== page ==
If not for Covid-19 and what is unfolding in Myanmar, I would describe the last 14 days as a slow news fortnight. There was also the yearly March school break, with many people more preoccupied with family and staycations than the news. Few use the month to make serious decisions, hence, the mixed bag of curious happenings.
The Football Association of Singapore’s Unleash The Roar to get Singapore into the finals of FIFA World Cup 2034 had already made for some animated discussion. After hearing nothing from the FAS for a while about the state of Singapore football, soccer fans were told out of the blue that “we have a plan”. No, not the East Coast Plan but a plan to beat the likes of Japan, South Korea, North Korea, Saudi Arabia, China, Kuwait, Iraq, Iran to get into the finals 12 years from now.
Can? Or is a lot of bola?
It is feasible only if Asean gets to host the 2034 tournament which the regional bloc is bidding to do. I am not entirely sure but as collective hosts, maybe more than one Asean country will be automatic qualifiers. Japan and South Korea were joint hosts for the 2002 finals, the first World Cup to be hosted by more than one country. The second such multiple-country finals will be the 2026 World Cup to be hosted by the United States, Mexico and Canada. So there is precedent – and hope.
The second conversation-worthy piece of news was the findings on the disruptions to the MRT’s North-South, East-West and Circle Lines on 14 October last year. An investigation showed that a cut in the insulation layer of a power cable along a rail extension and a rusted component in a circuit breaker led to the massive breakdown which left 6,700 commuters stranded for three hours and affected some 123,000 commuters.
Transport Minister Ong Ye Kung said a lot of work and money has gone into rectifying the defects identified in the disruption. Alstom, the main contractor, replaced all the faulty components and is bearing the costs of these works, which have led to early closures and late openings on the East-West Line, and full Sunday closures at some stations till May.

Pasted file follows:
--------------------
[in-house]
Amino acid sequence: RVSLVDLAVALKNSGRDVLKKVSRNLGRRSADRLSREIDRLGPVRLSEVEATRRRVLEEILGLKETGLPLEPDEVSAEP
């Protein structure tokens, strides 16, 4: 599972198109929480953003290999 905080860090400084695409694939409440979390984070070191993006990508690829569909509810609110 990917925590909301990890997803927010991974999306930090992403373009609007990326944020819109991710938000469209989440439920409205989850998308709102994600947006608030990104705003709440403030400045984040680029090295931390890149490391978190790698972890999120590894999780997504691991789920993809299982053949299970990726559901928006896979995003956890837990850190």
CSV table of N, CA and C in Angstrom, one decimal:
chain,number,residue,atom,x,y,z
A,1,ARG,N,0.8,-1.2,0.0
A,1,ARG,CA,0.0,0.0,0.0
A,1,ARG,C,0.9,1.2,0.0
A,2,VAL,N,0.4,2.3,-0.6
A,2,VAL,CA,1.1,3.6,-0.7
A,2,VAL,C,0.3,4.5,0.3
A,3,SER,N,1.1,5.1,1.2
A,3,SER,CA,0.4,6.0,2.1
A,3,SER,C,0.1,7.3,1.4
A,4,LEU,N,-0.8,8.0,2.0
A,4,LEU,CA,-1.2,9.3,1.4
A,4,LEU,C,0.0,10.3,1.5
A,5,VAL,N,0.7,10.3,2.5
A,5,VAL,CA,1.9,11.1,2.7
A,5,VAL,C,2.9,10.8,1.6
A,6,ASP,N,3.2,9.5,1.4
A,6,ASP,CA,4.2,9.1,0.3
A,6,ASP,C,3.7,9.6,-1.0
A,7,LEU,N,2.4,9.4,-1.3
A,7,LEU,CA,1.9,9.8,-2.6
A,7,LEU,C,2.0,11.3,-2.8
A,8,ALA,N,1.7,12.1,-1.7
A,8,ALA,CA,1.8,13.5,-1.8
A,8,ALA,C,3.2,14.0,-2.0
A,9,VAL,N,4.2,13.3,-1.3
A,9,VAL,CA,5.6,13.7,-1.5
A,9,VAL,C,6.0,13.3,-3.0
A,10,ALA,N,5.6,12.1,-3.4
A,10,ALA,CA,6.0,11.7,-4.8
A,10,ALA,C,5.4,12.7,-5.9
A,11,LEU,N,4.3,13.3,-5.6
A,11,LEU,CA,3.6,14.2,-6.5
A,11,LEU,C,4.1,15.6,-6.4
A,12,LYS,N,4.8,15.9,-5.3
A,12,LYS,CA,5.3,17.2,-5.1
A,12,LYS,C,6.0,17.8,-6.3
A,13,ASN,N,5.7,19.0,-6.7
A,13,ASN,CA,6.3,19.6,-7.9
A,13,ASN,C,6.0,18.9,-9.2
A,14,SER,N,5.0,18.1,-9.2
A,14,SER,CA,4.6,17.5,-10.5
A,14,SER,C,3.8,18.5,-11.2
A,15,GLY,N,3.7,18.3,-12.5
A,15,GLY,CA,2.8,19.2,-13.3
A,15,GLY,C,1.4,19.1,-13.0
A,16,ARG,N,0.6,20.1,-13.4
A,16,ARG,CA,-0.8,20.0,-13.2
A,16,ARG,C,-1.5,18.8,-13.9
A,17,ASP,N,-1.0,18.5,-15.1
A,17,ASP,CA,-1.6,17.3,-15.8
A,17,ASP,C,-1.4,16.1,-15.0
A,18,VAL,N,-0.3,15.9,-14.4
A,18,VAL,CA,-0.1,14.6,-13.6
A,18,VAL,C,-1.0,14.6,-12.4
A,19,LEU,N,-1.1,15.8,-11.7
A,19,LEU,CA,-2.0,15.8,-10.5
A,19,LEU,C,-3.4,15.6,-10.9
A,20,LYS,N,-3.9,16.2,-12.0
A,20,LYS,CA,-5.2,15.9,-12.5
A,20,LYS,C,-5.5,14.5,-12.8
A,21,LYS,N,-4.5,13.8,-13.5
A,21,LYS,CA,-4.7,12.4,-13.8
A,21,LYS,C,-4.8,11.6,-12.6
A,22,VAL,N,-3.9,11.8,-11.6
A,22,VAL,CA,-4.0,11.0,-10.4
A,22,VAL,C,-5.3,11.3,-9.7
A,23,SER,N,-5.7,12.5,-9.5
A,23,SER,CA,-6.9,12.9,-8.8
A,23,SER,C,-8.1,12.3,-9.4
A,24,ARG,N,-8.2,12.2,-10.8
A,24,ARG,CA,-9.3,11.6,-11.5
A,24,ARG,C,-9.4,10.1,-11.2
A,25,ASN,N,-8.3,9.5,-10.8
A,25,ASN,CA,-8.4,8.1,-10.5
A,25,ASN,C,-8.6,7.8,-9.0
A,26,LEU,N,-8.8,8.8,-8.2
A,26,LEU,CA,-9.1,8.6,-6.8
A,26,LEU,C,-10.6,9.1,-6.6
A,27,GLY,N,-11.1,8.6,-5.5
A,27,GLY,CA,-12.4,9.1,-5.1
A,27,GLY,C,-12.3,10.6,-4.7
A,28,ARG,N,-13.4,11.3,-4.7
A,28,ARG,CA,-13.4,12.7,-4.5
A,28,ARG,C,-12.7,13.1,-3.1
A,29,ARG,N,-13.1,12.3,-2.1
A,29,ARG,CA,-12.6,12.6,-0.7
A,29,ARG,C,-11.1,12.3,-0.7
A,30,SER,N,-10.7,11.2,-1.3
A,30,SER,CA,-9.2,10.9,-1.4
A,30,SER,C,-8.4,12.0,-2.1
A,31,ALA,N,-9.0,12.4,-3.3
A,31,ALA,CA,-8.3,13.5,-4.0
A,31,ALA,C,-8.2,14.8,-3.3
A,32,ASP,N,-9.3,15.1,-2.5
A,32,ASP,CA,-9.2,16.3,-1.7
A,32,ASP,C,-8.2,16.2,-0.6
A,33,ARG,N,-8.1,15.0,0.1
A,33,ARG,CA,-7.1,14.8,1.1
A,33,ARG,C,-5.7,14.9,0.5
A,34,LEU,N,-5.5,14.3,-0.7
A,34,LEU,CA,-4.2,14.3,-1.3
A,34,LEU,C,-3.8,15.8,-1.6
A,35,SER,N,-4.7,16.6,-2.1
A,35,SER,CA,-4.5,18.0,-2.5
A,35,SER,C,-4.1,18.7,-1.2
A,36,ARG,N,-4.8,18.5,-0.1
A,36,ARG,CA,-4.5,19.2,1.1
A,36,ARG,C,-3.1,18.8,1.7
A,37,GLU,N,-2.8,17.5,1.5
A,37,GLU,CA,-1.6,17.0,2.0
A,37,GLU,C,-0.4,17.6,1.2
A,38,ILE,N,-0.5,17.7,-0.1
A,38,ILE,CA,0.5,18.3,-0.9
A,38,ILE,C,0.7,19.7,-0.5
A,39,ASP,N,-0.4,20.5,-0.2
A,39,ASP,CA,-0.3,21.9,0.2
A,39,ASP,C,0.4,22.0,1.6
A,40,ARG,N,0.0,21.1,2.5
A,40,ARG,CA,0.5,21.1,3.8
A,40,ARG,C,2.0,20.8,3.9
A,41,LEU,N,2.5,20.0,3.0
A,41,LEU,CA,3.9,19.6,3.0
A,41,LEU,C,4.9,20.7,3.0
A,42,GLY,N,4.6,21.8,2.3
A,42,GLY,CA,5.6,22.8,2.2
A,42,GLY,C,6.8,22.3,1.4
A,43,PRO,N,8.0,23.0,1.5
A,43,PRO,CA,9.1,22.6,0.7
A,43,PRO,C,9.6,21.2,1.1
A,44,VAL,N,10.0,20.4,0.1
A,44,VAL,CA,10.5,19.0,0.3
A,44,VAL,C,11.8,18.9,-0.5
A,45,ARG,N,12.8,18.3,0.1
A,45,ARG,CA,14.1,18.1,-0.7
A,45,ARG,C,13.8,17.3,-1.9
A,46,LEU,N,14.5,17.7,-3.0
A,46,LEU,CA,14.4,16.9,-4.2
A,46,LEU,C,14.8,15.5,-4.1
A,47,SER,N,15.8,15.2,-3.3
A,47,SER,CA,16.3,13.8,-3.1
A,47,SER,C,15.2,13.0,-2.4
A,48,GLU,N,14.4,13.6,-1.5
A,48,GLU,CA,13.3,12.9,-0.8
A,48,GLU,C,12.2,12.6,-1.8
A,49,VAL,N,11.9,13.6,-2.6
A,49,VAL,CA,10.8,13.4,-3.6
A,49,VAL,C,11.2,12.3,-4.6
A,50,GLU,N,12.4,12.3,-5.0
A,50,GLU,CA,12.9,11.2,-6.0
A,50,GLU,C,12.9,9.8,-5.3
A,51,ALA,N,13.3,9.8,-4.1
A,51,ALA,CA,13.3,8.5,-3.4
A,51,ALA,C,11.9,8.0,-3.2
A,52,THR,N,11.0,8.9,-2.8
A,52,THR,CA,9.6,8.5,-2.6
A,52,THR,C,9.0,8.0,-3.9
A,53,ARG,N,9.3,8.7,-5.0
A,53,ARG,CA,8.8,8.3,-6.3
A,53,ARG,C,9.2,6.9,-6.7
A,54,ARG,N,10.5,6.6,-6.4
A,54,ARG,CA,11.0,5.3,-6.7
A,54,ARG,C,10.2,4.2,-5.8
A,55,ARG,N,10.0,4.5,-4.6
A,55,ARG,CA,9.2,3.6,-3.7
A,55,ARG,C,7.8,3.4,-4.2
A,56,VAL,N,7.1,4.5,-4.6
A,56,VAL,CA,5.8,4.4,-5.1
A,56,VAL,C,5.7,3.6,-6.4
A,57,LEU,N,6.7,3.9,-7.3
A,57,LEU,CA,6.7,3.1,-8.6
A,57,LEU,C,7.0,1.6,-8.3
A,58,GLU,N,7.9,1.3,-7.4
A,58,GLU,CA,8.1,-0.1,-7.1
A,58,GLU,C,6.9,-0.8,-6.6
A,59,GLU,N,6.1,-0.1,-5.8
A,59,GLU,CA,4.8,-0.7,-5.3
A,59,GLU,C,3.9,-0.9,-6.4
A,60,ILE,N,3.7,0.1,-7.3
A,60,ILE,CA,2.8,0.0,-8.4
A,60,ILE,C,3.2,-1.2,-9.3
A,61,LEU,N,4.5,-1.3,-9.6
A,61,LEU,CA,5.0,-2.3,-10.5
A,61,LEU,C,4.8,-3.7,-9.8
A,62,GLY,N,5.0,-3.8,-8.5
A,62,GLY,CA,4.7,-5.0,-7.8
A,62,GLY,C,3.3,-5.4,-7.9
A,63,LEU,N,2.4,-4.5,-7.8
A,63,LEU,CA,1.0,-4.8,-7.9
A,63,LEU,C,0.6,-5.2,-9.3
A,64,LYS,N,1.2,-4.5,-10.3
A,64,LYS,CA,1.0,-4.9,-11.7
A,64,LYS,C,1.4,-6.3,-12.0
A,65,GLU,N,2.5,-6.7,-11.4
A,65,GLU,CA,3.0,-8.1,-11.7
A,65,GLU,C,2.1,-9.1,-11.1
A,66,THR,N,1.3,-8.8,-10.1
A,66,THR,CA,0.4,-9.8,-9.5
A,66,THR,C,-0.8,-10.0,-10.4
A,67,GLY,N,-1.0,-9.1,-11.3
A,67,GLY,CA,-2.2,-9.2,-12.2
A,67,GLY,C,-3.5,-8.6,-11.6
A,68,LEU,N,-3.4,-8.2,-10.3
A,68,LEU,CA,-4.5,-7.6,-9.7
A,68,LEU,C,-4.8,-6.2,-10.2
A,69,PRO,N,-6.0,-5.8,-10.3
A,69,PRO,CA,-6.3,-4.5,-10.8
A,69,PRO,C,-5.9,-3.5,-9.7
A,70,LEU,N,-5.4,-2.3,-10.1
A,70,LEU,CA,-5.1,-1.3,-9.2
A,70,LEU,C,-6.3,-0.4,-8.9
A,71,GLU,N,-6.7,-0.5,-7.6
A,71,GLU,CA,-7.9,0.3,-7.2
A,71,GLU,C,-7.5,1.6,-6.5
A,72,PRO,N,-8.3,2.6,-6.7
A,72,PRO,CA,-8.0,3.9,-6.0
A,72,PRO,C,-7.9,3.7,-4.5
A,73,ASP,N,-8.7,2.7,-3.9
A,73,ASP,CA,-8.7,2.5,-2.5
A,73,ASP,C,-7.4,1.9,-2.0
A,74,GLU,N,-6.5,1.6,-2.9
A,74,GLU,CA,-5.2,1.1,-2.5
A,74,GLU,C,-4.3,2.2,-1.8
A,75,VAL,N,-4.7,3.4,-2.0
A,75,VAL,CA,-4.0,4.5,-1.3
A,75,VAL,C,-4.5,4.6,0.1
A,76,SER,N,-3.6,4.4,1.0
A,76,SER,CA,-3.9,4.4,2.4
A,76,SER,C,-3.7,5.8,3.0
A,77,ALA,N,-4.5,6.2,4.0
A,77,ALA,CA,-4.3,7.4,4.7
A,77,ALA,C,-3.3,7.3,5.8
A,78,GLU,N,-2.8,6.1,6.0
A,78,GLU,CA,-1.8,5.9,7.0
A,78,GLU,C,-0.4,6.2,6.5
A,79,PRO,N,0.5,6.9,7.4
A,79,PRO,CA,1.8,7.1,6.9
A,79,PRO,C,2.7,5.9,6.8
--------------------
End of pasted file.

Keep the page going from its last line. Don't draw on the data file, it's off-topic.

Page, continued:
Impressive. There is now less of a sense of chaos and almost helplessness in the running and the maintenance of the MRT. Ong emphasised that there can be no cutting of corners.
While maintenance expenditure per place km has doubled over the last decade, he said there is no need to “gold plate” maintenance: “Instead, we need to understand how small, simultaneous glitches tend to be the causes of big disruptions. Let’s spend where we need to spend, and where it matters, to ensure safety and reliability.
“Train our workers well, equip them with the skills to spot and rectify problems, to feel safe to whistle-blow where necessary, to proactively improve (on) how maintenance work is done.”
Agree. Deep technical competence and an unrelenting checking culture to prevent errors.
And finally, Count On Me.
When the story first broke, I sent a message to a friend for his valued reaction, mainly for the sheer fun of it. He used to be with a company holding top-item shows and concerts. He has a circle of friends who are well-known Singapore music composers and celebrity musicians. He replied: “Storm in a teacup”.